- Leadership challenge: align organizational and human needs
Human resource leaders emphasize the importance of people. They endorse the view that the central task of management is to develop a good fit between people and organizations. They believe in the importance of coaching, participation, motivation, teamwork, and good interpersonal relations.
A good leader is a facilitator and participative manager who supports and empowers others.
3. Political frame
- Metaphor: jungle
- Discipline: political science
- Central concepts: power, conflict, competition, politics
- Image of leadership: Politician, Advocate, Warrior, Negotiator
- Leadership challenge: development agenda and power base
Political leaders believe that managers and leaders live in a world of conflict and scarce resources. The central task of management is to mobilize the resources needed to advocate and fight for the unit’s or the organization’s goals and objectives. Political leaders emphasize the importance of building a power base: allies, networks, coalitions.
A good leader is an advocate and negotiator who understands politics and is comfortable with conflict.
4. Symbolic frame
- Metaphor: carnival, temple, theater
- Disciplines: anthropology, dramaturgy, institutional theory
- Central concepts: culture, meaning, metaphor, ritual, stories, heroes
- Image of leadership: Prophet, Poet, Storyteller, Healer
- Leadership challenge: create faith, belief, beauty, meaning
Symbolic leaders believe that the essential task of management is to provide vision and inspiration. They rely on personal charisma and a flair for drama to get people excited and committed to the organizational mission.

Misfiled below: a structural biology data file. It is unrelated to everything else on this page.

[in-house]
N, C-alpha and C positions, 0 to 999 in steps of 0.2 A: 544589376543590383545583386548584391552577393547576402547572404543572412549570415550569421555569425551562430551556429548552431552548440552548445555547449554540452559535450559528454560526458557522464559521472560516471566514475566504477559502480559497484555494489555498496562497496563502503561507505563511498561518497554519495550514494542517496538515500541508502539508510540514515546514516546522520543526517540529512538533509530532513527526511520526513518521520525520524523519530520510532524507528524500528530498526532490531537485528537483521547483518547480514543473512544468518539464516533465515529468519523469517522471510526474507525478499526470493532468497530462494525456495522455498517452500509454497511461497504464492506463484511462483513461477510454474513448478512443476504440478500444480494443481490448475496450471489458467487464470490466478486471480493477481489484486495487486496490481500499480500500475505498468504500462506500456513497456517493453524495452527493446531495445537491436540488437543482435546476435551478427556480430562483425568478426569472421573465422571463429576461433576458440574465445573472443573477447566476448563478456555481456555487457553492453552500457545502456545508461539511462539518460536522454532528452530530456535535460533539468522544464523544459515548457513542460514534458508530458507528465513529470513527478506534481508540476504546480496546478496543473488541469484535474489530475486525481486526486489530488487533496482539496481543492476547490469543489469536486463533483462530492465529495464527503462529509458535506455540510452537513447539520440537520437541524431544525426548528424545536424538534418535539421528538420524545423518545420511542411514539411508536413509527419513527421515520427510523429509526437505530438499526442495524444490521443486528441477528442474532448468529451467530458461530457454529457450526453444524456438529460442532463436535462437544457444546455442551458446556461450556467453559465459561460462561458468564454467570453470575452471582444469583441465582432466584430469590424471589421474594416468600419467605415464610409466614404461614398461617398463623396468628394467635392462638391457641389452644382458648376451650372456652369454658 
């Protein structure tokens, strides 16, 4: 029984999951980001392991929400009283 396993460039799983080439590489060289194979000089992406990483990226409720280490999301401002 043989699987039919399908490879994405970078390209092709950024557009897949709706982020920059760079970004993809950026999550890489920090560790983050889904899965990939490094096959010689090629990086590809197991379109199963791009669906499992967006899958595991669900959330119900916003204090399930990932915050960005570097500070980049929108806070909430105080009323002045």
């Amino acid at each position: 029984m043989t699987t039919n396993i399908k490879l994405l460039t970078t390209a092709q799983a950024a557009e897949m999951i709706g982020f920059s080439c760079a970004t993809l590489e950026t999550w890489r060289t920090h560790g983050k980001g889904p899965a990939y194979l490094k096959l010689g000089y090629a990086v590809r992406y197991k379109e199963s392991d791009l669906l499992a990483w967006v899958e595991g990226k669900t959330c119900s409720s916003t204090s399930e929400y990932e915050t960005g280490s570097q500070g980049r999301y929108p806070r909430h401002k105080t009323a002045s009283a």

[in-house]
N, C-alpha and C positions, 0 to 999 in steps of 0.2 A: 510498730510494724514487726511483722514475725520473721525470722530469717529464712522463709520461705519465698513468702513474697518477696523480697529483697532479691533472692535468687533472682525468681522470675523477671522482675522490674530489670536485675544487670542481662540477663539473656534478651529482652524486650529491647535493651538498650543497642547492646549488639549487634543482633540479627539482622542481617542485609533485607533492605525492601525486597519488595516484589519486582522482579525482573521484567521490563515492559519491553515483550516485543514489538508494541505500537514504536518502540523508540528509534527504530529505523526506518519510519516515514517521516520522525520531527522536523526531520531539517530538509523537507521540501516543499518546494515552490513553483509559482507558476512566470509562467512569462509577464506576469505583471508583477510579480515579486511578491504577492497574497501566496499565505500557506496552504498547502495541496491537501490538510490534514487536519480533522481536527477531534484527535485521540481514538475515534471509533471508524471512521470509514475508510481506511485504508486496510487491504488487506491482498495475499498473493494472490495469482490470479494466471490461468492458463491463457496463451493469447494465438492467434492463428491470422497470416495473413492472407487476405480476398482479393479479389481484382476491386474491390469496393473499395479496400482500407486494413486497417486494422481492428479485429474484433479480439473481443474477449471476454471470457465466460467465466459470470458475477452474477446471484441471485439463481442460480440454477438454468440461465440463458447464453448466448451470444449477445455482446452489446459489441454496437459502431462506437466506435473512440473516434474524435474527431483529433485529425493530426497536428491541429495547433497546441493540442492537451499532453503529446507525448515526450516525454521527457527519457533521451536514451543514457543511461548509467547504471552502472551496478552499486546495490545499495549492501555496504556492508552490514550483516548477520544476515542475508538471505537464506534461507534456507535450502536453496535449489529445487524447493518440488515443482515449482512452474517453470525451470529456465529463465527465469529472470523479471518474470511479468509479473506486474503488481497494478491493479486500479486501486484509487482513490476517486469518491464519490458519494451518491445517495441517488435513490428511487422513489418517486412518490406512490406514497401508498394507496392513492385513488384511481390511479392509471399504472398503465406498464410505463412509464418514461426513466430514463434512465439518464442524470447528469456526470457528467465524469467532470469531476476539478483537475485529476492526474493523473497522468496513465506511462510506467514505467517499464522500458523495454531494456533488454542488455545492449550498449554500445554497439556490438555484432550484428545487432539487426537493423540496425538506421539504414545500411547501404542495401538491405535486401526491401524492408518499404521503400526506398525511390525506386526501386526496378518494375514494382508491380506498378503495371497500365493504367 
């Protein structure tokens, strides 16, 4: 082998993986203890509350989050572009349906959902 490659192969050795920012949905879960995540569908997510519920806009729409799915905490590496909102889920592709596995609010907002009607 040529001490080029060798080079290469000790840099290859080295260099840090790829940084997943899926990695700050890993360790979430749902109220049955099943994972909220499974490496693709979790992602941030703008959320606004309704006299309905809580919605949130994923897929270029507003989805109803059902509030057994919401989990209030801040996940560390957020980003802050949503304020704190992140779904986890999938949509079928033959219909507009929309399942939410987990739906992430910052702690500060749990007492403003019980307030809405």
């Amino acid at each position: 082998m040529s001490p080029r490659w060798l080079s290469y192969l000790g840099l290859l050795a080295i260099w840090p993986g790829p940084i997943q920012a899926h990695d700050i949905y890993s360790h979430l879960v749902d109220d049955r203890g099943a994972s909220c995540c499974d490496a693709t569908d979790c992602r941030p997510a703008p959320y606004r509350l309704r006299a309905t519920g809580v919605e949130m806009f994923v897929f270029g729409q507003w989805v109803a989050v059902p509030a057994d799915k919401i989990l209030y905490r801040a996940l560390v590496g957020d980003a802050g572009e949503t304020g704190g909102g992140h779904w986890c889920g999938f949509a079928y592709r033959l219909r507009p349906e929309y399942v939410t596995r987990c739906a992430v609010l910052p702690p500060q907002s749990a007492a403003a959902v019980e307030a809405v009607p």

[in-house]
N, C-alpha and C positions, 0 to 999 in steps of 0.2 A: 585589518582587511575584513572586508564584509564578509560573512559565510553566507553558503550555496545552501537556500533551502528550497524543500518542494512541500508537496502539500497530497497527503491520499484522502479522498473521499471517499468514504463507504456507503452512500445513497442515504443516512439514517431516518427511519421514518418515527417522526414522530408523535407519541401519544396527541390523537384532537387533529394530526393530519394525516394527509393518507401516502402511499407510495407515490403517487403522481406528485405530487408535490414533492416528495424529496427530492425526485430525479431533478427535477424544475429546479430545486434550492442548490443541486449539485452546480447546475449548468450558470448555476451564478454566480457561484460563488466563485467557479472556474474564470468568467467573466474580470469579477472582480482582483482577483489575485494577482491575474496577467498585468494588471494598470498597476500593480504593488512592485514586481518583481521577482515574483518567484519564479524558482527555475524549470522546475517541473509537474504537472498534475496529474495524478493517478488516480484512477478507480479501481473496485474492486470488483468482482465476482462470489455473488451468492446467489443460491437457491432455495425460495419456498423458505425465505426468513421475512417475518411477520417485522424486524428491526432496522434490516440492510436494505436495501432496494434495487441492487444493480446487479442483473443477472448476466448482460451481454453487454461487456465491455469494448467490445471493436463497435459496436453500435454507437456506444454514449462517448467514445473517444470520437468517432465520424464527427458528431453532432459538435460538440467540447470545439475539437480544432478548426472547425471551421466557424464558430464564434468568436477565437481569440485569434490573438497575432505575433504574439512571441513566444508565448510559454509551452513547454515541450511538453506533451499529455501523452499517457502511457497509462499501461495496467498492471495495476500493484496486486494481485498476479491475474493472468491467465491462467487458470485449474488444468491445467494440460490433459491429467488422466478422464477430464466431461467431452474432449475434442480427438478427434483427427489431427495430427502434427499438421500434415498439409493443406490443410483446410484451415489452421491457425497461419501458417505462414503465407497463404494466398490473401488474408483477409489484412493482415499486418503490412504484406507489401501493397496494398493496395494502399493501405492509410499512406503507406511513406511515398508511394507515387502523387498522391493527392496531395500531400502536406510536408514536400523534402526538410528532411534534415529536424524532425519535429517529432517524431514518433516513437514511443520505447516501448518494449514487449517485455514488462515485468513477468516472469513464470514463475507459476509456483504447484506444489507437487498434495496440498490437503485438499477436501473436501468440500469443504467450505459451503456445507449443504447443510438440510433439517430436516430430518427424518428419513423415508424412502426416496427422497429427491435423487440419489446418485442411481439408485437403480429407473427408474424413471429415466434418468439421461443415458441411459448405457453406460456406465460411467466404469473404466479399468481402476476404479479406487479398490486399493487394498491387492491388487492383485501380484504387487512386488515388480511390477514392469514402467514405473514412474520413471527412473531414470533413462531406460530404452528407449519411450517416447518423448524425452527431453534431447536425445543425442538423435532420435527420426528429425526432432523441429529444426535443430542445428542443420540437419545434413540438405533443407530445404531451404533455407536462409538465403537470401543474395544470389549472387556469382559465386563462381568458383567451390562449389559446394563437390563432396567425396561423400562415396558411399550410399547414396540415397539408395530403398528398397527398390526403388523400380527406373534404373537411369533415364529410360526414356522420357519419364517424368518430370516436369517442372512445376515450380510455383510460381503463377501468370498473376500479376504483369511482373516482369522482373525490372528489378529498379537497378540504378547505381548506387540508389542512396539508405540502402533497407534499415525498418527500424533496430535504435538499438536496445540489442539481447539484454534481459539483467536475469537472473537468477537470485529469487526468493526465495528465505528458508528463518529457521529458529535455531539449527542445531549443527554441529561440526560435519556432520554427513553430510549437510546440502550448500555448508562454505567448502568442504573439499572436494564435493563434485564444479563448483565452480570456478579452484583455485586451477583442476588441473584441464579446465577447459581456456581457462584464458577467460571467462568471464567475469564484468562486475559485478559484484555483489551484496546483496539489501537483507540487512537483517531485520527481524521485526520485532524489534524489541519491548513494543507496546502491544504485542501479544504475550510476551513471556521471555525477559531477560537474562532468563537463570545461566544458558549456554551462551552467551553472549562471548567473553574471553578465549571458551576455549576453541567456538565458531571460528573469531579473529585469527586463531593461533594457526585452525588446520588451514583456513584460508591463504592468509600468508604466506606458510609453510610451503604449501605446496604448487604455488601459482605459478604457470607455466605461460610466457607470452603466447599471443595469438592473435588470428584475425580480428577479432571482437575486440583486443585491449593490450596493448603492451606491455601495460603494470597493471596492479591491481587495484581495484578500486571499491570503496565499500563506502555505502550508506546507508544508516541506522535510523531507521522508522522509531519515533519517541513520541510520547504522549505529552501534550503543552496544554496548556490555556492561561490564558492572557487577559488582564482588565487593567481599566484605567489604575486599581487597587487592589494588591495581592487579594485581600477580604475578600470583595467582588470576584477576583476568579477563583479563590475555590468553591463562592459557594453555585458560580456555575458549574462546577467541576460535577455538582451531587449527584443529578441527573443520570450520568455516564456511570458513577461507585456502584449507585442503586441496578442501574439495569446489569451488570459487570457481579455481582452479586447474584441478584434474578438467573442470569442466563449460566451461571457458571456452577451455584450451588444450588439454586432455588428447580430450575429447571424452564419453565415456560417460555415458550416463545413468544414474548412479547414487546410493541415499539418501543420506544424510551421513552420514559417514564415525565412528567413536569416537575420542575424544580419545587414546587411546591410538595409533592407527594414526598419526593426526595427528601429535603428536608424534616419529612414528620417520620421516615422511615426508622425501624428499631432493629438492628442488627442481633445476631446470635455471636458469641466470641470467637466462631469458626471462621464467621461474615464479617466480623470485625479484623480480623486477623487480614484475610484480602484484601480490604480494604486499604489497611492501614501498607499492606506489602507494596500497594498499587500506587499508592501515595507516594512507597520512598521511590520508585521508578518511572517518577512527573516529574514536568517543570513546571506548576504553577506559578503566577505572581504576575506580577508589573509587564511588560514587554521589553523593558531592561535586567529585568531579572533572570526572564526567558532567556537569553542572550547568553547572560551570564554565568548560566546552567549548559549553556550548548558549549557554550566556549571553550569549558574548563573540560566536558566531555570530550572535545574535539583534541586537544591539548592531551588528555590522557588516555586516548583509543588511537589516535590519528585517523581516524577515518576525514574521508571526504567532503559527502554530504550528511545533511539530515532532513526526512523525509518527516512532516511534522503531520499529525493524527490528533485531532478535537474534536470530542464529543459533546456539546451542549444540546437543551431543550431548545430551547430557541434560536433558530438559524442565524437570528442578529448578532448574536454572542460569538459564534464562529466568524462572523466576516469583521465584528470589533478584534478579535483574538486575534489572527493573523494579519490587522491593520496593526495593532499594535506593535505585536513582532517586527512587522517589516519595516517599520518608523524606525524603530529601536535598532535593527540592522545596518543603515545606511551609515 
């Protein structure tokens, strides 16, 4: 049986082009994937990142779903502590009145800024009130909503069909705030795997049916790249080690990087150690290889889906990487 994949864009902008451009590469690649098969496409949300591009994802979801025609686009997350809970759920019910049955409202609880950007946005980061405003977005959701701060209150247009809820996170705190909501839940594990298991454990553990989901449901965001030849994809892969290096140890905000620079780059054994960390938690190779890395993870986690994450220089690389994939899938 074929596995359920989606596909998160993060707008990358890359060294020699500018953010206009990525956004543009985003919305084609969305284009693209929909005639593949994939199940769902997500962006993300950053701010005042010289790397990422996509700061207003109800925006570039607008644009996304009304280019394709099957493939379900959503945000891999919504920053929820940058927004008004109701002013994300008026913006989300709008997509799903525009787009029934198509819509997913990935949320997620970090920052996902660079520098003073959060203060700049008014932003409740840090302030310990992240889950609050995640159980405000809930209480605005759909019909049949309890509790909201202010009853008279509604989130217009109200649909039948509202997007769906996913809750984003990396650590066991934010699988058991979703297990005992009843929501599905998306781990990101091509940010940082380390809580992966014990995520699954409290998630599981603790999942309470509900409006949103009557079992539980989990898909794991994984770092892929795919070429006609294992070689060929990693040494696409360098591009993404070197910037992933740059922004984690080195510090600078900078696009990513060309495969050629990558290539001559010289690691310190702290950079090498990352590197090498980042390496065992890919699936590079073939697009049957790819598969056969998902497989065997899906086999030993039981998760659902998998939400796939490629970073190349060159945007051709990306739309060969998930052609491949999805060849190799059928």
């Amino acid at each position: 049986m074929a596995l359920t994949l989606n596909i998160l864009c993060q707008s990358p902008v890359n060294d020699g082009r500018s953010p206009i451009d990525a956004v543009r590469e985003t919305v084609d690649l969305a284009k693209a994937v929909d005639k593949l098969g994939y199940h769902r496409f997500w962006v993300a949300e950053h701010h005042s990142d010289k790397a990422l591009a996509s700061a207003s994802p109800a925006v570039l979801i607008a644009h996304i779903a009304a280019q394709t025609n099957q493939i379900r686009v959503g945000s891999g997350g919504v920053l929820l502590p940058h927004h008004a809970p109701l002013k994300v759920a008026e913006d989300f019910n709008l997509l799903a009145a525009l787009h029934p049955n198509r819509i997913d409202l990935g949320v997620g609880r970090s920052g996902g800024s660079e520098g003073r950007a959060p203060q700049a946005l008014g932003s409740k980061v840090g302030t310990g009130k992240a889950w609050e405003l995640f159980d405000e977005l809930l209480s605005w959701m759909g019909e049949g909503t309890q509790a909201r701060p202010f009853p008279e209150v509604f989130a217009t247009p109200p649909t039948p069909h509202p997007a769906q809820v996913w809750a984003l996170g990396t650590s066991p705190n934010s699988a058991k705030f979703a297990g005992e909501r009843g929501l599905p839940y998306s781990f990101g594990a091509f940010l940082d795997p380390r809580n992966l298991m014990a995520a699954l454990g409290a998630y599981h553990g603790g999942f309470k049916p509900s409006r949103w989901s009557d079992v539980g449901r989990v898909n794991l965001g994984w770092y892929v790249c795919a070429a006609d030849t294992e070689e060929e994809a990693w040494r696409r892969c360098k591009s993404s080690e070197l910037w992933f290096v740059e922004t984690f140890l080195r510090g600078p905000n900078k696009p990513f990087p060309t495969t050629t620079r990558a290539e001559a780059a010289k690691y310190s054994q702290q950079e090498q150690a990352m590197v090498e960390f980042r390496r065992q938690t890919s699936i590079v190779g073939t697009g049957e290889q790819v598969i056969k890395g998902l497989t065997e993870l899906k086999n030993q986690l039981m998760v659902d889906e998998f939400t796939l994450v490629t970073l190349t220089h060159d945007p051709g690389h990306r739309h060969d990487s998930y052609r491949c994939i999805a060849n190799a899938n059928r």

A good leader is a prophet and visionary, who uses symbols, tells stories, and frames experience in ways that give people hope and meaning.
Transitioning to leadership
It's all too common for folks moving into leadership or being promoted to struggle with the demands of a new role. A primary reason for the struggle is too much over-indexing on a certain leadership style based on understanding of one frame but that comes at the cost of the other frames.
While this might have worked in your previous role, in the new one it starts becoming a liability. If you are struggling in getting up to speed in your new role, it's helpful to take a closer look at your repertoire of skills through these four frames and analyze where you might be lacking.
Another model that can highlight gaps is the flaherty-habermas domains of competence — the I- It-We model. In the article, I take a closer look at the common challenges when folks with technical backgrounds transition into leadership and management roles.
Paradox is a key feature of organizational life. Unfortunately, they are misunderstood and most folks are unaware of them. Recognizing paradox beforehand can help to navigate organizations and avoid unnecessary frustration.
📚 You also get a curated spreadsheet of 100 best articles Harvard Business Review has ever published. Spans 70 years, comes complete with categories and short summaries.
- Reframing Organizations: Artistry, Choice, and Leadership by Lee G Bolman and Terrence E Deal
- How Great Leaders Think: The Art of Reframing by Lee G Bolman and Terrence E Deal